A Calgary-based skills training program that transitions oil workers to technology jobs could be forced to shut down as its funding dries up.
Edge Up, run through Calgary Economic Development (CED), helps displaced energy sector employees pivot from oil and gas to careers in the city's growing digital technology industry.
It operates exclusively with a $1.5-million grant from the federal government's new Future Skills Centre. That money only covered a pilot project to bring two cohorts of students through the retraining program.
It's free for successful applicants and taught in partnership with colleges and universities around Calgary.
The funding created spaces for 100 students. One group started the six-month program in February, the other will begin any day now.
The program saw 10 times as many applicants as they had room to accept. Mary Moran, CED president, says it shows just how vital this program is for Alberta.
"It's a good thing that it's targeted at the energy workers because we have a disproportionate or inordinate number of unemployed, highly skilled, highly educated workers in our province," Moran said.
But the funding has been used up and the program is full. Without more money, Edge Up can't run any additional cohorts.
Calgary Economic Development has written to the federal government to ask for more money but says it hasn't heard back yet.
"This is a great way for the federal government to help Alberta," Moran said.
Economic woes abound for the province — and the industry
Several economic blows have led to a sharp spike in unemployment in the province. More than 243,000 jobs were lost in April, as Alberta's jobless rate hit 13.4 per cent.
COVID-19 is partially to blame, but an oil price war sparked by Saudi Arabia and Russia has also plunged Alberta's oil and gas sector into tumult.
Shona Clarke was caught up in last year's downsizing of Alberta's oil and gas industry after spending 20 years in the sector as a geologist. She heard about Edge Up through a focus group and decided to make the switch.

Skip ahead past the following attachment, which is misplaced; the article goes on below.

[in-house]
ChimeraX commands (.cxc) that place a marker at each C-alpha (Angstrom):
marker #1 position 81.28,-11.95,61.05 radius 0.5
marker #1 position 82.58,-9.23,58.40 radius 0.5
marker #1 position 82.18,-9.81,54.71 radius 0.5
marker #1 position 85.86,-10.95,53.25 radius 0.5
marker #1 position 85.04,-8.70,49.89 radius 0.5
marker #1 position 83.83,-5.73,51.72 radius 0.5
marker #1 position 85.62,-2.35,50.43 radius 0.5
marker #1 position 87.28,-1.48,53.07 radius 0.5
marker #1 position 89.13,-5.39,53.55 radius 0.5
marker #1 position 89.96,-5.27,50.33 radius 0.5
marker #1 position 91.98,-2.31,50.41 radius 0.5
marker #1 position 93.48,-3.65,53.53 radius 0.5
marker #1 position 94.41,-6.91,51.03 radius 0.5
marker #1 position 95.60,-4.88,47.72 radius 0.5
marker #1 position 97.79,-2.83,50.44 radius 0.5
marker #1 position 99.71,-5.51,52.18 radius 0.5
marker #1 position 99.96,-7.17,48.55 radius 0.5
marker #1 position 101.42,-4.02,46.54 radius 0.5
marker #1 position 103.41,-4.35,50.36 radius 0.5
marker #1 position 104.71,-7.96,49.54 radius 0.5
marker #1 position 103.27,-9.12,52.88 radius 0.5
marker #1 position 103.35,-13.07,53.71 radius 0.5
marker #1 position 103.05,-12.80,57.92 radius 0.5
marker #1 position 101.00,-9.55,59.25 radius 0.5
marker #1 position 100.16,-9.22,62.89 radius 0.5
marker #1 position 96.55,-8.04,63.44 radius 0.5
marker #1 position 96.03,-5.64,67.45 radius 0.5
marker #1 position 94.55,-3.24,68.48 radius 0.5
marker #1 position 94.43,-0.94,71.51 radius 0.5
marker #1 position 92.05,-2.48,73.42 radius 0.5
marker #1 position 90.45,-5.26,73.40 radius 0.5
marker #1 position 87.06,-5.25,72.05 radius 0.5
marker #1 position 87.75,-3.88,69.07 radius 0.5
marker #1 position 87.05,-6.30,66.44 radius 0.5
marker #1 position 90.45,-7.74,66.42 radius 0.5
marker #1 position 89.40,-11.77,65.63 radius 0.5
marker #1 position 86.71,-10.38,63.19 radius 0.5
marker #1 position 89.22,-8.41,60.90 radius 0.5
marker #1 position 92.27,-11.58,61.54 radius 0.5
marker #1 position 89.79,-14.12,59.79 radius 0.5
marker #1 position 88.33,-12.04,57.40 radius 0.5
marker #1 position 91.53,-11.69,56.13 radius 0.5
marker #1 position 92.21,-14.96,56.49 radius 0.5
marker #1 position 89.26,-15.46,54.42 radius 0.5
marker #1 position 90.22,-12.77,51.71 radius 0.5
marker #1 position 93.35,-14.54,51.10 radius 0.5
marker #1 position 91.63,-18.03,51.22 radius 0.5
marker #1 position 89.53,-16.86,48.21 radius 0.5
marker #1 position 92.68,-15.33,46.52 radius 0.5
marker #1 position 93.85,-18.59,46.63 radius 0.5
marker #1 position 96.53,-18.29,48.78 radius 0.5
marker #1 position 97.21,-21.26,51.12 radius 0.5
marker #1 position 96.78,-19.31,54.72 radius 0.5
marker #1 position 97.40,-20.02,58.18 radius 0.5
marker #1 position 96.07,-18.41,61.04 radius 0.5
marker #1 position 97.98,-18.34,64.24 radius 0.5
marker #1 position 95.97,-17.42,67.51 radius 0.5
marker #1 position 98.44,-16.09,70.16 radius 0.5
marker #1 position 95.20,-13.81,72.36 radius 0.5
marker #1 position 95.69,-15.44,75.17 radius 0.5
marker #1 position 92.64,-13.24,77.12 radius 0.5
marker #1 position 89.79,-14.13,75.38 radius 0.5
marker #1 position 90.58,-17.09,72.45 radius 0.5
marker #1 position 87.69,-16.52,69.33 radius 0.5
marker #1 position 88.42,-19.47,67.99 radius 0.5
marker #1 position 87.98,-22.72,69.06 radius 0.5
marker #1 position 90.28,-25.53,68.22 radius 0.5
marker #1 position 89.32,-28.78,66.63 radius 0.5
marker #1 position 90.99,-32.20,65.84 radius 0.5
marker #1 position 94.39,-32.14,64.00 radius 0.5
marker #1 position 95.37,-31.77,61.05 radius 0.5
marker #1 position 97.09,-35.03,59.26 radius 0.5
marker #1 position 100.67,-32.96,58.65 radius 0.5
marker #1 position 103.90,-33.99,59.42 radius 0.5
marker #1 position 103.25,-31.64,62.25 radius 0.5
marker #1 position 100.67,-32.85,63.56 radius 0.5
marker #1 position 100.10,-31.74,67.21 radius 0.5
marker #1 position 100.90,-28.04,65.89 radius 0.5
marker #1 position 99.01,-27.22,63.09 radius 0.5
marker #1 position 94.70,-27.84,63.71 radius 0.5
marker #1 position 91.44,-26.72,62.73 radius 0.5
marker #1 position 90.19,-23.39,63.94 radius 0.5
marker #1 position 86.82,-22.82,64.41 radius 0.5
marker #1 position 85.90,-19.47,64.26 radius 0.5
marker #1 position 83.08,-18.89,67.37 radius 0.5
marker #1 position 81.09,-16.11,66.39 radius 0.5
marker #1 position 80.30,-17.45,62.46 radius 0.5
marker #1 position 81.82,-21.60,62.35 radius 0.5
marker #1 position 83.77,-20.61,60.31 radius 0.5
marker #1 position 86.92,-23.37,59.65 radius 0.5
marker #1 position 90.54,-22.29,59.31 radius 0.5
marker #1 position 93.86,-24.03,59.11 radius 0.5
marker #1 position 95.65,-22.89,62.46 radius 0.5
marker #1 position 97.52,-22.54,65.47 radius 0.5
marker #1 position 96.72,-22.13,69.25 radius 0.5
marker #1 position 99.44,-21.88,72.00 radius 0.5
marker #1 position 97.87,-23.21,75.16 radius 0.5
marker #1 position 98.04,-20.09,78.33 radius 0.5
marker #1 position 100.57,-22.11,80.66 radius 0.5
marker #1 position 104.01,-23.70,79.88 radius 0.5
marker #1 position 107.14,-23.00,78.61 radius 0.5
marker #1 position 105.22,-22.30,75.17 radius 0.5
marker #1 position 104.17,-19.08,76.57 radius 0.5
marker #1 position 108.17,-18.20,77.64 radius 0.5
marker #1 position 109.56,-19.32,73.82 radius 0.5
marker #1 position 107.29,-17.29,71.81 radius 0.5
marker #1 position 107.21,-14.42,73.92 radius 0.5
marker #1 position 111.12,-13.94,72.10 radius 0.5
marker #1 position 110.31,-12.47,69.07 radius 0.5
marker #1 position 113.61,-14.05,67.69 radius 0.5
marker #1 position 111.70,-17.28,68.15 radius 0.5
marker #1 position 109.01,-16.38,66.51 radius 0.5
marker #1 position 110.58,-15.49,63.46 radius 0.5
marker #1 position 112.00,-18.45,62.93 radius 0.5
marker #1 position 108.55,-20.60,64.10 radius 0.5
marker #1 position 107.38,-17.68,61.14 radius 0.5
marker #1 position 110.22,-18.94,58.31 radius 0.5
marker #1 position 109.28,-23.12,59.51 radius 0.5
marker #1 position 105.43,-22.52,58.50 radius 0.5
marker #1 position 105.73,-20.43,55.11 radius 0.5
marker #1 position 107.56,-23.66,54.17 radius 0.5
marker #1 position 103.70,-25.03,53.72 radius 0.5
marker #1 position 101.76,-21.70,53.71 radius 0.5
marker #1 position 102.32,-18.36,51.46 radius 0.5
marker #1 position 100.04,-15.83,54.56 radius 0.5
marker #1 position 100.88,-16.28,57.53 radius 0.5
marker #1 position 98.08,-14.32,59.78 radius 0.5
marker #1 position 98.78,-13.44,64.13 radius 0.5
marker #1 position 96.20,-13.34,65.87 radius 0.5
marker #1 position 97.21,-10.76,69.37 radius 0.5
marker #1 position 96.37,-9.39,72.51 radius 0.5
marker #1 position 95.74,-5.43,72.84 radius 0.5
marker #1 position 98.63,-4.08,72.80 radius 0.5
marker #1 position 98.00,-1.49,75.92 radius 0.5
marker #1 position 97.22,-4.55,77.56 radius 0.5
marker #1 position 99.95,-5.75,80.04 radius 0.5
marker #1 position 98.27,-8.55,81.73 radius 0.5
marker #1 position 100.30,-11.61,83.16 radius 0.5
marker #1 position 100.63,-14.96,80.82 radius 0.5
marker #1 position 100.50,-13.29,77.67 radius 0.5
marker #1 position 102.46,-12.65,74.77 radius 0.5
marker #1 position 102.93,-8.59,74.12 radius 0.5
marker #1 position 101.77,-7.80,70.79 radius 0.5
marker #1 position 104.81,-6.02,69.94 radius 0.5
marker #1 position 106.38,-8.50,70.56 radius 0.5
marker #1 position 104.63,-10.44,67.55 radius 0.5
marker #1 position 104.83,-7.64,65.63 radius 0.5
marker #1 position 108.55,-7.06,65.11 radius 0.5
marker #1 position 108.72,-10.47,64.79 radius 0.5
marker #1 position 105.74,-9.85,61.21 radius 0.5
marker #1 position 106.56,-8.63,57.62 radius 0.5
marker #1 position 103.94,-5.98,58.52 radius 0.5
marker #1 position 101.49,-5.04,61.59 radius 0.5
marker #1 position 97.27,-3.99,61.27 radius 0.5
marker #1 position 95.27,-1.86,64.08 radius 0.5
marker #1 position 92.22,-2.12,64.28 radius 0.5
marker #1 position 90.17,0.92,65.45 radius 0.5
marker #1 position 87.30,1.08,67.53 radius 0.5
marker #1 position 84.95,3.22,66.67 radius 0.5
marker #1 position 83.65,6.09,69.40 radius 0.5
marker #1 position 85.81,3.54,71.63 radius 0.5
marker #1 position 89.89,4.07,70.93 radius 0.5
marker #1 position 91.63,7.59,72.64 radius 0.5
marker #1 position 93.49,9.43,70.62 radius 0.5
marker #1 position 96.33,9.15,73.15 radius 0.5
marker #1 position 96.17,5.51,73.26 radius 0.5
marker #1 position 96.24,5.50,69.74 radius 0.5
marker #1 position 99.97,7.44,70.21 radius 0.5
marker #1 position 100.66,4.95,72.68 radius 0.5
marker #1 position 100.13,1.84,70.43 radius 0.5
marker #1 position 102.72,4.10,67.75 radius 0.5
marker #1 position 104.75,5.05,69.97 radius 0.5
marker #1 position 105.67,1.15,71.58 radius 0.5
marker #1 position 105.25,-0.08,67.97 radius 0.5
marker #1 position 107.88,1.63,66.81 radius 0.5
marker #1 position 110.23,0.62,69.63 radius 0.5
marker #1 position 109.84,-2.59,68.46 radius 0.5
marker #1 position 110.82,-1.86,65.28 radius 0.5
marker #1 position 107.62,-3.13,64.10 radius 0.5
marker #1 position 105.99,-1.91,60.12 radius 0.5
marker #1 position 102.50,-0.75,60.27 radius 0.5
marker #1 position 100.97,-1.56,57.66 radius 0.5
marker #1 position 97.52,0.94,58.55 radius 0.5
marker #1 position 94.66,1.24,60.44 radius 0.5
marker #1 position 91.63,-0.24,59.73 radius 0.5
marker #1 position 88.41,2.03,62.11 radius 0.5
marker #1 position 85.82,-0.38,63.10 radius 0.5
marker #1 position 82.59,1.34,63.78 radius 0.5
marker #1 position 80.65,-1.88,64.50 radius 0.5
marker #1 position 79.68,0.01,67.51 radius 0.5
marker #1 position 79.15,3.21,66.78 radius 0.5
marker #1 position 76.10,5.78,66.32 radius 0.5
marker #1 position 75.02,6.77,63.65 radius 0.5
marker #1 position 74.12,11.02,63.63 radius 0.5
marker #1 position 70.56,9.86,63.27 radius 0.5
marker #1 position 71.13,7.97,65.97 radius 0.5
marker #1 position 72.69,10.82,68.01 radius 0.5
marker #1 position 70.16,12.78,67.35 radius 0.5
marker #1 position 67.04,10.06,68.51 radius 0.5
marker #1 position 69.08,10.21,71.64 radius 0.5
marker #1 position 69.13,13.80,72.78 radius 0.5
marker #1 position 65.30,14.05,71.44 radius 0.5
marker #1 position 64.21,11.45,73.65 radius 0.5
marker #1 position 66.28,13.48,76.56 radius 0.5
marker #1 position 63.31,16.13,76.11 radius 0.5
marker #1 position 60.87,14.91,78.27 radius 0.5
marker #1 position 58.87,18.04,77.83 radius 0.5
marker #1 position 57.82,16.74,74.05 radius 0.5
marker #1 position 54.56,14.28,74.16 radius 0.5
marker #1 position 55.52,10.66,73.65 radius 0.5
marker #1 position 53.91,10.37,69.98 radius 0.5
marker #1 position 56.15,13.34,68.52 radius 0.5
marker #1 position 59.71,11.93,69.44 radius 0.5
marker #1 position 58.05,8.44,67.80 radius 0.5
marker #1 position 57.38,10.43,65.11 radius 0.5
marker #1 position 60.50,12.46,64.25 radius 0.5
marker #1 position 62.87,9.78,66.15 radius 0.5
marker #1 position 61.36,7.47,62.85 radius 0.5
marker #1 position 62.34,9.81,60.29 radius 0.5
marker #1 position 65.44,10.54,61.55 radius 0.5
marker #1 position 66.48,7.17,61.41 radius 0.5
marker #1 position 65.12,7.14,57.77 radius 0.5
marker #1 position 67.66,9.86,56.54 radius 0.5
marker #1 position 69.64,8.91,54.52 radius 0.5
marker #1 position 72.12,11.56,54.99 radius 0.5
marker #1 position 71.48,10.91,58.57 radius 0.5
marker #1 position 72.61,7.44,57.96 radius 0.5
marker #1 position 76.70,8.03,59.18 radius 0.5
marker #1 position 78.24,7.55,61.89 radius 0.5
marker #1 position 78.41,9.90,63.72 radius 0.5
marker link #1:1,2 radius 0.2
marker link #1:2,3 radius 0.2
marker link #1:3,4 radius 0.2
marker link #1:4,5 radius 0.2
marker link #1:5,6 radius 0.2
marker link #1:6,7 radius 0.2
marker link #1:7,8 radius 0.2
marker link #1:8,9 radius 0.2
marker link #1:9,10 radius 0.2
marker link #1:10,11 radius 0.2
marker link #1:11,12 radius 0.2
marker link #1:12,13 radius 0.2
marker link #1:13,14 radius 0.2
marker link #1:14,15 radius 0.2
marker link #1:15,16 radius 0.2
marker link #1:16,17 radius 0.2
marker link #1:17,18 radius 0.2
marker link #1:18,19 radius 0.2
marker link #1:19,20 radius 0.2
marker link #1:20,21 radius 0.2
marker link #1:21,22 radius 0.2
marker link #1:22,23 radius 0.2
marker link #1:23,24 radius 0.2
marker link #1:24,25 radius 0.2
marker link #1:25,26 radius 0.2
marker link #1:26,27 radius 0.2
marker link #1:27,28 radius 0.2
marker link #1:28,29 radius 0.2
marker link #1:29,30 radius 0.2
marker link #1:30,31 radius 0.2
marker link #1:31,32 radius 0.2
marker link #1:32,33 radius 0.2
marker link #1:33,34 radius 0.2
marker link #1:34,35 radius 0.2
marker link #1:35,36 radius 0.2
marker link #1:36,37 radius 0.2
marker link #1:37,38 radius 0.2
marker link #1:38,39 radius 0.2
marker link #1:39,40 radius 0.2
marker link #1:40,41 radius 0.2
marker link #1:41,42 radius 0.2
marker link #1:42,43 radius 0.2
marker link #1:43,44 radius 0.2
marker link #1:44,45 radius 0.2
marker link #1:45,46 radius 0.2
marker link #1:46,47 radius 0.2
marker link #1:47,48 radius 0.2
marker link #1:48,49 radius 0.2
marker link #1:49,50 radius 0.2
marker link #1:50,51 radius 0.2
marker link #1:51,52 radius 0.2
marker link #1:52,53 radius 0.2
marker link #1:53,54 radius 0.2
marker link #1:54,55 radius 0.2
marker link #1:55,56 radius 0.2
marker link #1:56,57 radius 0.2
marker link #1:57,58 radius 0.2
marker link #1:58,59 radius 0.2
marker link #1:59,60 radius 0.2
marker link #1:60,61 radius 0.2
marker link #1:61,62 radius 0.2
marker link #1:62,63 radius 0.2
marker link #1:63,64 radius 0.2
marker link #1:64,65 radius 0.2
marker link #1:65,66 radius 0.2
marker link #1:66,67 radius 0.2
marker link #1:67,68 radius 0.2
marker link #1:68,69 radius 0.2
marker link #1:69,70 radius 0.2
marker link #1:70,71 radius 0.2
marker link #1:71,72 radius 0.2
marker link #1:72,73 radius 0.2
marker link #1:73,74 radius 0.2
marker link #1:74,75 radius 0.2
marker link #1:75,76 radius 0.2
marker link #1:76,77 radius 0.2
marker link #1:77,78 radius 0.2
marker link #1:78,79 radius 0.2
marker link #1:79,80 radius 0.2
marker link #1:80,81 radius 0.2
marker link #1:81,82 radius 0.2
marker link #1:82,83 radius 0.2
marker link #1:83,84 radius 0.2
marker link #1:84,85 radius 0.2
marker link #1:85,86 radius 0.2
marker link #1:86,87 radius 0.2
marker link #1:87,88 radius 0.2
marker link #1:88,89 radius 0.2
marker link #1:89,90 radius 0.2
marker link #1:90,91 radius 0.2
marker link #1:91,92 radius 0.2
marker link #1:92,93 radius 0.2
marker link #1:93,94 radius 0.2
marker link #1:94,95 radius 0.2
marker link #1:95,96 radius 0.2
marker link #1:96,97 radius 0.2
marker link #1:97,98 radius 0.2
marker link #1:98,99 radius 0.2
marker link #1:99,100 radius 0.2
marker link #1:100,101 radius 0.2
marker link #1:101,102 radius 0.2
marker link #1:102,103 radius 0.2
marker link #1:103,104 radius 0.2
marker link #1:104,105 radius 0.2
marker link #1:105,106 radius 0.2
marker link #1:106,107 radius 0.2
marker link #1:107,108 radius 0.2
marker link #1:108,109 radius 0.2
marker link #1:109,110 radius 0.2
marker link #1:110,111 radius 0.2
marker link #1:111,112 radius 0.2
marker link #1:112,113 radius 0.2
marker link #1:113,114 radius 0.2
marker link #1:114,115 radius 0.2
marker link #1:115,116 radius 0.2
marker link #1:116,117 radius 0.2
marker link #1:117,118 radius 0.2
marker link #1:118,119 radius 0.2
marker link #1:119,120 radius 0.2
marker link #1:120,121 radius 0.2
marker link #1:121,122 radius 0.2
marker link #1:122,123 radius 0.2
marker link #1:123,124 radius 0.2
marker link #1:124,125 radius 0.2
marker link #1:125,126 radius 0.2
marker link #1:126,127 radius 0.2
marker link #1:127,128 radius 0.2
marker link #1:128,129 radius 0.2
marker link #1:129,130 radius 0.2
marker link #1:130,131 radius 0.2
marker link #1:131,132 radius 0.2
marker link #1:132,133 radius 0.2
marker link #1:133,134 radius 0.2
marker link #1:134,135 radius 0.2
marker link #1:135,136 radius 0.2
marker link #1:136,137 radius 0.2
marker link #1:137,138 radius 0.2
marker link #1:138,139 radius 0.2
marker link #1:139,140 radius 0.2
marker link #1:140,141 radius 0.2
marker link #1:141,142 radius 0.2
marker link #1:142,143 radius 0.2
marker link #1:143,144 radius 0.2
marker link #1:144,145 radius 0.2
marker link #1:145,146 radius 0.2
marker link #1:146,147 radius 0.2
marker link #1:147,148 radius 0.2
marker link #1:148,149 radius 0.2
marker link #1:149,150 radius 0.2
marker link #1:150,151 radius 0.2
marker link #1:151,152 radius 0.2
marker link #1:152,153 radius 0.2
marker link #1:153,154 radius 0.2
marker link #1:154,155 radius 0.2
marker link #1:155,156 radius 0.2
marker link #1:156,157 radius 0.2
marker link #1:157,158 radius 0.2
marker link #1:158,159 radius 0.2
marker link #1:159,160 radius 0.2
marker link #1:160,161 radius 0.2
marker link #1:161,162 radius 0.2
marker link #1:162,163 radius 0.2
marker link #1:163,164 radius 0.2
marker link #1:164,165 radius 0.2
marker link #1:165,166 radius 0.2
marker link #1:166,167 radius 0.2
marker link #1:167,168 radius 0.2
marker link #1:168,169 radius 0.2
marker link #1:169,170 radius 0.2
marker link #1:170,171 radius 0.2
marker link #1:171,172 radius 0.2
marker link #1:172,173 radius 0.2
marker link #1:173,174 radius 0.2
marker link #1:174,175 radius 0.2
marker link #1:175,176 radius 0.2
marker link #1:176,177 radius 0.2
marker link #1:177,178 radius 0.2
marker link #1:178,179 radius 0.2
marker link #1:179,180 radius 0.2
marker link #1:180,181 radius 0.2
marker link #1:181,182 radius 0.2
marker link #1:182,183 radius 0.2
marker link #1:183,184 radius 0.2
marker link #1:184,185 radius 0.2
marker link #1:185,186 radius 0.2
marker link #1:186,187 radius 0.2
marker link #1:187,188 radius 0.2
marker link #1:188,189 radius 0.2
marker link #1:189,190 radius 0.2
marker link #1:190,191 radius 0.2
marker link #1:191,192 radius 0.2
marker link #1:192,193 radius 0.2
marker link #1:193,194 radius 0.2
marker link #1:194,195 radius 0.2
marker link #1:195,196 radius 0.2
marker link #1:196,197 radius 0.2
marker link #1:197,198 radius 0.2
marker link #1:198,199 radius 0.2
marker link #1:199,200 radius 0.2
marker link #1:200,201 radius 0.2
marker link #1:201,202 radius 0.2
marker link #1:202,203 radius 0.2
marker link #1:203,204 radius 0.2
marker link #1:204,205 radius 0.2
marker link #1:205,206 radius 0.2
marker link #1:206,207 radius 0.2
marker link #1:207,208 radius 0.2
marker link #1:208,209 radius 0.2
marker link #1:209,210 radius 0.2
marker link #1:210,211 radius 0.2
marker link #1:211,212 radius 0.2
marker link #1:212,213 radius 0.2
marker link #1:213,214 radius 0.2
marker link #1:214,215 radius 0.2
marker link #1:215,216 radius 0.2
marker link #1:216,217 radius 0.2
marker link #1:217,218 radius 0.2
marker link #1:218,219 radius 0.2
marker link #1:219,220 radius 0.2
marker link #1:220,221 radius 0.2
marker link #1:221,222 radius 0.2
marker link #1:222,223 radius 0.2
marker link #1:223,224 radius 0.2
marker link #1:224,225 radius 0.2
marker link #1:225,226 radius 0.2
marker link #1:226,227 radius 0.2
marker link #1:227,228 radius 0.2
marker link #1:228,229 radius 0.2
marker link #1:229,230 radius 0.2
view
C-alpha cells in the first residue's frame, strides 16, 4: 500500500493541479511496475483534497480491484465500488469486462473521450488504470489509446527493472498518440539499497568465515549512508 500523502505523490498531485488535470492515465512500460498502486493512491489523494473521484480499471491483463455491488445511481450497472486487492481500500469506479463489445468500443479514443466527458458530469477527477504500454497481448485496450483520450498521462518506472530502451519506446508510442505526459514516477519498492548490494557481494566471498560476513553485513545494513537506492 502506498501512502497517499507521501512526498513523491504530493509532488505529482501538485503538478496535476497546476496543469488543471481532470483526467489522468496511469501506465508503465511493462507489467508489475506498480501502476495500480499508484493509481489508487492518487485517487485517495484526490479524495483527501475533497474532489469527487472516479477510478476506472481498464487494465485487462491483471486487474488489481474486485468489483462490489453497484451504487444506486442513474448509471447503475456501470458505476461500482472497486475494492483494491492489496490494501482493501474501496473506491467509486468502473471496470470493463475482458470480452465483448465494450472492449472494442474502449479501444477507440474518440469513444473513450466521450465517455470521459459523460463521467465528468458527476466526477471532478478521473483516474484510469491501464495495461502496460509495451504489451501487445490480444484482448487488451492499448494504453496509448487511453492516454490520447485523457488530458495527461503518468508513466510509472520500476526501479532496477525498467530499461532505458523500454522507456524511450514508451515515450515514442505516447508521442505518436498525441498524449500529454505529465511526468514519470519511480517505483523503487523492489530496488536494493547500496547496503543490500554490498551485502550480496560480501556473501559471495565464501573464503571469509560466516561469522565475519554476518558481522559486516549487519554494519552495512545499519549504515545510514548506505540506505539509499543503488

It's a transition she thinks there will be a lot of demand for in the coming months.
"I don't know what the future looks like in oil and gas, and it's certainly not going to be where it was five or 10 years ago," she said.
"There's a lot of people in the industry who I think are looking for other things because the same number of people just won't be needed."
There's a lot of people in the industry who I think are looking for other things because the same number of people just won't be needed. - Shona Clarke, former oil and gas sector geologist
She's halfway through the program. Edge Up's second group is just beginning classes and Calgary Economic Development is pushing Ottawa for funding to run more.
"I do believe that there's going to be increased demand in Alberta. There already is more demand than we can actually fulfil," Moran said.
She'd like to put a thousand workers through the program in the next five years.
Tech jobs in the province are projected to hit 77,500 between now and 2023 — a digital transformation worth $18.4 billion.
No decision made on extending funding
The Future Skills Centre says it is unable to determine if funding for Edge Up will be extended beyond the pilot program.
However, the centre staff say they're happy with the feedback from participants so far and understand the desire to keep the project going.
"We are pleased the program has attracted a number of highly educated professionals and is an example of how new models of work can come out of partnership and investment and move the needle toward building sustainability and overall resilience to economic shifts," they said in a statement.
The ministry of finance added that the government has also announced several measures during the pandemic to retain and create up to 10,000 jobs in the country's energy sector.
The skills centre says it would be working with Calgary Economic Development to determine what happens to Edge Up in the future. While Moran didn't provide the precise dollar figure Edge Up would require to continue, she did say it's in the millions.
Moran understands there's work to do.
"We have to prove that it works," she said. "Then I think we will be going back to the federal government to ask for greater support."